Photo from NY Times
Article by Jazmine Alcon
When my father turns on the news to catch up on what’s happening in the Philippines, two words are constantly repeating, as if a scratched up record is turning and turning: drug and death. Rodrigo “Digong” Duterte has recently become elected as the 16th president of the Philippines and the first to come from Mindanao. Duterte’s campaign focused on tackling the drug problem and promised to clean the streets of crime. He has garnered much attention off of the islands, being nicknamed the Donald Trump of the East, “The Punisher”, and “Dirty Harry” from a rape joke he made, stating that he wished he’d been the first to rape a 36-year-old Australian Missionary. Many, including an Australian Ambassador, criticized him for the comment and he just told them to “shut up”.
Duterte’s crass dialogue has heads turning, but what holds everybody’s attention is the alarmingly high, and still rising, body count that are the result of his “tough-on-crime” policy. The Philippines’ drug war’s death toll has climbed to 1,800 deaths within seven mere weeks. National Police Chief Ronald dela Rosa reports 712 suspects dead in police operations and 1,067 vigilante killings, many unclear if they were directly related to the illegal drug trade. This report does not include killings that happened between the election and his inauguration on June 30, 2016. Duterte has vowed to not waver from his orders “shoot-to-kill” for suspected drug dealers. Senator Leila de Lima stated, “Blatant disregard for human life has to stop.” But, Duterte has already said “I don’t care about human rights, believe me.” He also responded to Lima’s statement by accusing her of being paid off by drug dealers. Human rights advocates and experts have spoken out and criticized the waves of deaths under Duterte and in response, Duterte threatened to withdraw from the United Nations.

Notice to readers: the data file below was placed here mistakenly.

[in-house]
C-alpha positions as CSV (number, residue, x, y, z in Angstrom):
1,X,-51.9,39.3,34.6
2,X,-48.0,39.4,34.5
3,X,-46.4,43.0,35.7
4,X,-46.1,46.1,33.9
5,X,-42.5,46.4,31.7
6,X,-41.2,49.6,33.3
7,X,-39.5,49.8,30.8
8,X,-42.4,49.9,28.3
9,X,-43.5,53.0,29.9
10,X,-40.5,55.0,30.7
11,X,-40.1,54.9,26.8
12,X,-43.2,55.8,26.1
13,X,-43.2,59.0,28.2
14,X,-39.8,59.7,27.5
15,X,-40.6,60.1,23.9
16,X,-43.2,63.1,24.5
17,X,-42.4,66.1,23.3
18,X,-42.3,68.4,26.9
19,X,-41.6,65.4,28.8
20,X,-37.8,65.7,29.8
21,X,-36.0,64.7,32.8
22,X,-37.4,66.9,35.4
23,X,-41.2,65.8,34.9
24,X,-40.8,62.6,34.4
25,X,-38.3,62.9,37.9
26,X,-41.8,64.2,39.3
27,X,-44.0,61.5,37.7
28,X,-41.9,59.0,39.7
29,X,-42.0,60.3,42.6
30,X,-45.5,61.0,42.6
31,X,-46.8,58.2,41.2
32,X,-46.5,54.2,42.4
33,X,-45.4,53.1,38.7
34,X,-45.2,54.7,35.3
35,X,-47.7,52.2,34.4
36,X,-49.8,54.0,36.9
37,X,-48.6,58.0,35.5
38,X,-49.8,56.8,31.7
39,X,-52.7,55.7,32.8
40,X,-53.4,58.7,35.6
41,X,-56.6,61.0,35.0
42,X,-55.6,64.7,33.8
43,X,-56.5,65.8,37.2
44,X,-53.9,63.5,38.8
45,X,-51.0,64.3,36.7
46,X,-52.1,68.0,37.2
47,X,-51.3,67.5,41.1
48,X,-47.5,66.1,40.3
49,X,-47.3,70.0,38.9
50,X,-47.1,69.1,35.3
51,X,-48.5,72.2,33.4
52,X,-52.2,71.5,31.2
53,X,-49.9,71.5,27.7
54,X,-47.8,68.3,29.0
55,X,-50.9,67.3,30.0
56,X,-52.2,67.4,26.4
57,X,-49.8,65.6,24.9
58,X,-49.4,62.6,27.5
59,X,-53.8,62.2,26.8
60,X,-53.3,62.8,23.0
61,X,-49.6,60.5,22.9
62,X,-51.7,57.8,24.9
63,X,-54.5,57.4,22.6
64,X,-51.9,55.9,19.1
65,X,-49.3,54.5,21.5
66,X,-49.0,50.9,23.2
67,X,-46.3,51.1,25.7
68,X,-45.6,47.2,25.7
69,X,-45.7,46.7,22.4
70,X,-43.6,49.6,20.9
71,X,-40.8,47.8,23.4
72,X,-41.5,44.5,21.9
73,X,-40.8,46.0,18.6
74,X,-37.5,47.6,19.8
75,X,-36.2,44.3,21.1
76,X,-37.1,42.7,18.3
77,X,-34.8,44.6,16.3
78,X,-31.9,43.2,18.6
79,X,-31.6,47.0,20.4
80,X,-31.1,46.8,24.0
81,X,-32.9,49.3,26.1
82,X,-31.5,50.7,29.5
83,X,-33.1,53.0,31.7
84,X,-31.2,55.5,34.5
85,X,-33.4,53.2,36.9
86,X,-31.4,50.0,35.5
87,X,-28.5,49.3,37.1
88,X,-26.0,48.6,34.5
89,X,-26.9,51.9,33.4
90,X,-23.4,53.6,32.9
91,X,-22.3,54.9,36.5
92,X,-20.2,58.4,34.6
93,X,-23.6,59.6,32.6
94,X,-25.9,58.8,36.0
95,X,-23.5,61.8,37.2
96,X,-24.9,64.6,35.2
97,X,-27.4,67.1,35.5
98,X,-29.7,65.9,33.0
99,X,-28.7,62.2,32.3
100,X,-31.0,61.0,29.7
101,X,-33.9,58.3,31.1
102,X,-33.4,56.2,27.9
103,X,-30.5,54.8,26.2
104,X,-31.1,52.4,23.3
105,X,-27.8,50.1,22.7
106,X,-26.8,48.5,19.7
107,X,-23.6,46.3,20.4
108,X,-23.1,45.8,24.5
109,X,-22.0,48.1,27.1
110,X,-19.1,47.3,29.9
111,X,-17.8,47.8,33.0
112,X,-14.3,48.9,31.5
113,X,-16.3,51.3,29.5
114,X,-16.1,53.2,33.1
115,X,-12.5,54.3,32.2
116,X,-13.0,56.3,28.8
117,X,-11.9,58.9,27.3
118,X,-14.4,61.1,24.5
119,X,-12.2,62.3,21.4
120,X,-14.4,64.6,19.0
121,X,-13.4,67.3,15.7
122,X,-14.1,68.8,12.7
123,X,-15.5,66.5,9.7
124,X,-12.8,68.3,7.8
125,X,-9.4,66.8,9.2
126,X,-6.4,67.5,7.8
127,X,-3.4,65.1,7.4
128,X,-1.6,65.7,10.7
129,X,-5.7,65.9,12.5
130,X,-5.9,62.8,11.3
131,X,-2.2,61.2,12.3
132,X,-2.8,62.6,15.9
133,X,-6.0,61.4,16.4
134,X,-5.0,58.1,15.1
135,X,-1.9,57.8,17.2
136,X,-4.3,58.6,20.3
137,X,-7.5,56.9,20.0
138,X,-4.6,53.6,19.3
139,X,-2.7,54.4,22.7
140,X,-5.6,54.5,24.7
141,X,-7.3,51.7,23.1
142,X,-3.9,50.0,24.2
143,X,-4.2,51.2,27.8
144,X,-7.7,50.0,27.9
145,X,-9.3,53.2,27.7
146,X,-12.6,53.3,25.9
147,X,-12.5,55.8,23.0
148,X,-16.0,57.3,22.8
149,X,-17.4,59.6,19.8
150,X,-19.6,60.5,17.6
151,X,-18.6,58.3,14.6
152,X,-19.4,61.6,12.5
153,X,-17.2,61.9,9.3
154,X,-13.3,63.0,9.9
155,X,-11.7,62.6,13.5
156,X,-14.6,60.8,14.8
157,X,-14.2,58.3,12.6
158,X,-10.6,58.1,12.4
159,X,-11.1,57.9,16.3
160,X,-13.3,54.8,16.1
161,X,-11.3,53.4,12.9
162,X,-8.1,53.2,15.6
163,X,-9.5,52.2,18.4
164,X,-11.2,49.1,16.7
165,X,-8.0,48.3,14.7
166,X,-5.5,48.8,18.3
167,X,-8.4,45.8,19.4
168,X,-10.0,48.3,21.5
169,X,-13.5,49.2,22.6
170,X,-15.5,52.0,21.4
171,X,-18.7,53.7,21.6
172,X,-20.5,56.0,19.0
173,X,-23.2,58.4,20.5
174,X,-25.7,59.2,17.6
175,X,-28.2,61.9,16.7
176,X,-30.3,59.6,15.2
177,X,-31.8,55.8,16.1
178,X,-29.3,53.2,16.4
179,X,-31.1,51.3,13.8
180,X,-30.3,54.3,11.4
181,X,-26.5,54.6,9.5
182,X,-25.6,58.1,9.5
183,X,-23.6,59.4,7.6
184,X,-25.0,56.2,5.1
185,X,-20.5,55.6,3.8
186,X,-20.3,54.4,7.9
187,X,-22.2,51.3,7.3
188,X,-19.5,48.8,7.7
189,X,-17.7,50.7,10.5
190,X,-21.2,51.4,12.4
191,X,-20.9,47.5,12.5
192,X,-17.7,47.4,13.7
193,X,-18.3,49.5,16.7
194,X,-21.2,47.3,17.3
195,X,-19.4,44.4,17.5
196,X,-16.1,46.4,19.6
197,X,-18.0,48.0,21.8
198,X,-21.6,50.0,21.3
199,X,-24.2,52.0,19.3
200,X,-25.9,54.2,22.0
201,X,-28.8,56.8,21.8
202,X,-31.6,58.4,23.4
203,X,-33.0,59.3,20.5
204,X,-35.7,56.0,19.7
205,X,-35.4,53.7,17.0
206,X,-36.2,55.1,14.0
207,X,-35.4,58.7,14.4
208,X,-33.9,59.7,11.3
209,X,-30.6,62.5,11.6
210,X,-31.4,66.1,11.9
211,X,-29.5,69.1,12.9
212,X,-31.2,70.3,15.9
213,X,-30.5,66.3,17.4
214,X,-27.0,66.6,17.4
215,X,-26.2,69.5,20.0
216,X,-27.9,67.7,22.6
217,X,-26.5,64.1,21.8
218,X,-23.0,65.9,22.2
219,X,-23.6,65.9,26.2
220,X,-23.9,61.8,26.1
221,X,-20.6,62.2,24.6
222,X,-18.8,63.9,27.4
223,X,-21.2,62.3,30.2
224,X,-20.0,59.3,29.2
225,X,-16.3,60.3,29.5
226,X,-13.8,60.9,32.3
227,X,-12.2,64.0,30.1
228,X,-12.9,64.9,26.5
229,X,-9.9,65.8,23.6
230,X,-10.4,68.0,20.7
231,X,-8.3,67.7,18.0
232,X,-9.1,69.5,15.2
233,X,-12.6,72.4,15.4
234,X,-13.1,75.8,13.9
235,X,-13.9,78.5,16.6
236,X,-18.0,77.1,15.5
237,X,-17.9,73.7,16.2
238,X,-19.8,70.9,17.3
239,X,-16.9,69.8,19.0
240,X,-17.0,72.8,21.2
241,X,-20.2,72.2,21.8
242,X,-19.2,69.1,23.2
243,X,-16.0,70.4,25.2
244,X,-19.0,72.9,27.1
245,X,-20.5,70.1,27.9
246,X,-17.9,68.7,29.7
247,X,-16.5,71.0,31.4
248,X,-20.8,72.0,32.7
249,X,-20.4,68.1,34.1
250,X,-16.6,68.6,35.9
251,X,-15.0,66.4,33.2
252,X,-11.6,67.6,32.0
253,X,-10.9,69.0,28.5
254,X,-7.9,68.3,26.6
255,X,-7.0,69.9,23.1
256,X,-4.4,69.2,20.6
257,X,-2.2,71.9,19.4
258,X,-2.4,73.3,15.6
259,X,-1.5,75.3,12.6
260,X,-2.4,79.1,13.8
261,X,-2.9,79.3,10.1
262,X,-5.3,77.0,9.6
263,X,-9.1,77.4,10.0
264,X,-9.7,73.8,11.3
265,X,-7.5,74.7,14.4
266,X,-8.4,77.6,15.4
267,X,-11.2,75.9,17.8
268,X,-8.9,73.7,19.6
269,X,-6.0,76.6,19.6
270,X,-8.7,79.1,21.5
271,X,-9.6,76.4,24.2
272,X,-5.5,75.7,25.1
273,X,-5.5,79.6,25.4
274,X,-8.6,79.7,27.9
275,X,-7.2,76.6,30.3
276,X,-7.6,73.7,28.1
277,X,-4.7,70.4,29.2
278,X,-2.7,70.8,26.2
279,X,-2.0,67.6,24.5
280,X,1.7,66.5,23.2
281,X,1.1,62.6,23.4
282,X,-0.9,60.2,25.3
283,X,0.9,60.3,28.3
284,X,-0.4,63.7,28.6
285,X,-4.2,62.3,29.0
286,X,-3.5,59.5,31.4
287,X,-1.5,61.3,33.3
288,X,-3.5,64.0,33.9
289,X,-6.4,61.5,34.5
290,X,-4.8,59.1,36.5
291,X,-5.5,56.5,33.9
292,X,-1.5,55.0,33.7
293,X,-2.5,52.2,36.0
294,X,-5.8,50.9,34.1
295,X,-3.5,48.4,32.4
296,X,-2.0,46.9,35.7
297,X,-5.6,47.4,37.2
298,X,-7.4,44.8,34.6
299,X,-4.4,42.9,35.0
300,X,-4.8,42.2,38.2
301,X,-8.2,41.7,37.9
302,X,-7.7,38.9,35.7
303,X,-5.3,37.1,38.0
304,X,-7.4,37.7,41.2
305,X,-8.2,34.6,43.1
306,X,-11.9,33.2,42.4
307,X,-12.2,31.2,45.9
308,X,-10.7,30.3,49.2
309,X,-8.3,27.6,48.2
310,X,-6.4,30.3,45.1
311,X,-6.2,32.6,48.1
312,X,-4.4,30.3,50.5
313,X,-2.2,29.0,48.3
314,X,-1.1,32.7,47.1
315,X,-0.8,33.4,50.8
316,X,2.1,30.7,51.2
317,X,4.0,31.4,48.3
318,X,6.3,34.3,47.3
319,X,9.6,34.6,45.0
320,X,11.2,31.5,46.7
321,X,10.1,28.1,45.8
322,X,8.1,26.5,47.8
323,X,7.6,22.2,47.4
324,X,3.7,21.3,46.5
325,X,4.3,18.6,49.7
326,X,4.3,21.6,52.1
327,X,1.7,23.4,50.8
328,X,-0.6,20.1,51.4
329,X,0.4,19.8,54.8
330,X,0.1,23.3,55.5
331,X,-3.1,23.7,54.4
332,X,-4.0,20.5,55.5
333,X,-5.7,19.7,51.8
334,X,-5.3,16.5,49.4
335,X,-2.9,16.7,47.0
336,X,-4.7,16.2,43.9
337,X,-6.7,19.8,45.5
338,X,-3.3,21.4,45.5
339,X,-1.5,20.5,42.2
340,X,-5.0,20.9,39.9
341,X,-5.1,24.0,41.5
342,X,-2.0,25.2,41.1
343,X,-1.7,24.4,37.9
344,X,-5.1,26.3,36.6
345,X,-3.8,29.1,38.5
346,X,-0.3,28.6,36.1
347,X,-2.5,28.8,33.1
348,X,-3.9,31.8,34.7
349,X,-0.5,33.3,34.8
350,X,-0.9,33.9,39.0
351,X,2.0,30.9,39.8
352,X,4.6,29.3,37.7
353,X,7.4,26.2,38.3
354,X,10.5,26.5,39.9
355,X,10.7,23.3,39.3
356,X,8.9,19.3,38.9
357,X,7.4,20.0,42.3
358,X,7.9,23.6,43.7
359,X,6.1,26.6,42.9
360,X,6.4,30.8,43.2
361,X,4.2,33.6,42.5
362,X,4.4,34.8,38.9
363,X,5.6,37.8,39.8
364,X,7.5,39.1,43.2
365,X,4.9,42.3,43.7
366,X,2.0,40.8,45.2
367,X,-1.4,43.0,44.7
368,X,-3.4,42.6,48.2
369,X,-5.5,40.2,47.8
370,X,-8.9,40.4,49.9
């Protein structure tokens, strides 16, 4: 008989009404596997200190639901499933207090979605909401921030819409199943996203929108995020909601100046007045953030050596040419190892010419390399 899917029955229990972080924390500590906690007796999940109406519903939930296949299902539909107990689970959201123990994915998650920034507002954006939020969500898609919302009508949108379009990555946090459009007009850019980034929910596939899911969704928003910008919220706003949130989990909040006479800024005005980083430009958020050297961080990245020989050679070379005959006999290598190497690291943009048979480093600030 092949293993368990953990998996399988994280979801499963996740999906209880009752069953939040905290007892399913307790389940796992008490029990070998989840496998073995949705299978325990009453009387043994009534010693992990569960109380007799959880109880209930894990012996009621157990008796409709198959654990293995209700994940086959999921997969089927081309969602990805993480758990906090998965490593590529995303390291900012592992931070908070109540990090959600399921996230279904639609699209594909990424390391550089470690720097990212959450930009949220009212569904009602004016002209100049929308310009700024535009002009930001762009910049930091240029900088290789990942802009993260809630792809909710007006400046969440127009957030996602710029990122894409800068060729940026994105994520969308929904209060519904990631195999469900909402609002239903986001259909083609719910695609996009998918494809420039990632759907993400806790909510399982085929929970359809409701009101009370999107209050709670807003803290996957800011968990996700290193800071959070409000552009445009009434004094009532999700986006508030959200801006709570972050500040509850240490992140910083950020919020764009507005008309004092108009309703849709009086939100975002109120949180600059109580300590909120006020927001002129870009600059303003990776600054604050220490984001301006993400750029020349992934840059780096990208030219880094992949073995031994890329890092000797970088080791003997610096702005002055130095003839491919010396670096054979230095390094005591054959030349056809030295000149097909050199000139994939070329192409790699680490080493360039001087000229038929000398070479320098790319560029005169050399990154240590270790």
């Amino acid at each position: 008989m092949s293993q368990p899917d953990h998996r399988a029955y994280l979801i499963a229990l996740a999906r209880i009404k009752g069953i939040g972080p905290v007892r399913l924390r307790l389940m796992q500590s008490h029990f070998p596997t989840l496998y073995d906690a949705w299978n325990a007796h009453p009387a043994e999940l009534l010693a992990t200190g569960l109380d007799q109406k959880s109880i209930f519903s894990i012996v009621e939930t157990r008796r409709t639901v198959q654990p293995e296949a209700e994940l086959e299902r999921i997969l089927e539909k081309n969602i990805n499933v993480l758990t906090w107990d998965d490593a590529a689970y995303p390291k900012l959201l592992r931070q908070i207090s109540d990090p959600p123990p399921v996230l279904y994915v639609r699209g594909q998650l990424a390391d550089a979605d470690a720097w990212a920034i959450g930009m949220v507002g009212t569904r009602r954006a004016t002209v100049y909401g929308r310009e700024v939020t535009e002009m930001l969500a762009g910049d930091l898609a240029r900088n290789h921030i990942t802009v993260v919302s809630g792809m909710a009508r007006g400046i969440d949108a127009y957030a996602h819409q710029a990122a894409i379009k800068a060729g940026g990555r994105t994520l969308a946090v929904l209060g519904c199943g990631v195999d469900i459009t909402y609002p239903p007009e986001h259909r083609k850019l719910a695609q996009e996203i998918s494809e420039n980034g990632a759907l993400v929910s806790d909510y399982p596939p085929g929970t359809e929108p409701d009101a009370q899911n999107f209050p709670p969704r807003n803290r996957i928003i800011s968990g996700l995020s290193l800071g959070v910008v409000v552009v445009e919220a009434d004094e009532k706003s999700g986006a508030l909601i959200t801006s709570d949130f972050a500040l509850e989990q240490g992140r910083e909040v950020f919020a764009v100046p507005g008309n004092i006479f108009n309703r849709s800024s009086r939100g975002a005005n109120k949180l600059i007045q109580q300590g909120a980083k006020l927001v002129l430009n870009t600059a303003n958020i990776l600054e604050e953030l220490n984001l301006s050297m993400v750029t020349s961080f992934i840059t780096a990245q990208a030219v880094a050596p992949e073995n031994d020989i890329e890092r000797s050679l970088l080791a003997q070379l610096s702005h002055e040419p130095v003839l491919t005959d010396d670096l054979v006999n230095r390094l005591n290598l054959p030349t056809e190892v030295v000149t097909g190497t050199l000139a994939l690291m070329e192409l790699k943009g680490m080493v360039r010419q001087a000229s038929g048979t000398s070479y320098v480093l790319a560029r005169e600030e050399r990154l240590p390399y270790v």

The corruption does not stop with Duterte. Instead, it flows and continues onto the police. Several victims have spoken out about their experiences. Harra Kazuo, wife of, now deceased, Jaypee Bertes, and daughter-in-law of Renato Bertes were killed by officers within a police station. The police had beaten her husband, and strip-searched Jaypee’s 2-year-old daughter searching for drugs. The father and son were both shot in custody.
Mary Rose Aquino, another victim of police corruption and brutality, found her parents dead on June 20. Her father was a “police asset” who passed on information to the police, who would then raid dealers to either resell the drugs or use it themselves.
Many who come to defend Duterte’s actions and the deaths state that the Philippines' crime rate has gone down. Many boast about the amount of drug related criminals turning themselves in but this war on drugs is not just an issue of eradicating the streets of crime and drugs, it has become something bigger than that. While I can understand wanting to clean the streets of drugs, replacing it and covering it in blood is not the solution people should stand behind. The war on drugs has turned into a war on drug criminals, some who have no other way to provide for themselves or their families. I don’t condone drug use or drug dealing, but extra-judicially killing them, sometimes even in their own homes, is far too much. Instead of killing them, drug users should be in rehab and required to be educated on the effects of drugs.
A president’s duty is to put their people in front of their own agenda and desires. They are obligated to protect their people, but Duterte seems to have written his own script that delivers an authoritarian message to eradicate drugs and crime with no limits. A message that western media has barely touched on, resulting in lack of exposure. This is what people need to hear about. This is what people need to care about. This is what people need to unite against, the message that basic human rights is no longer a priority.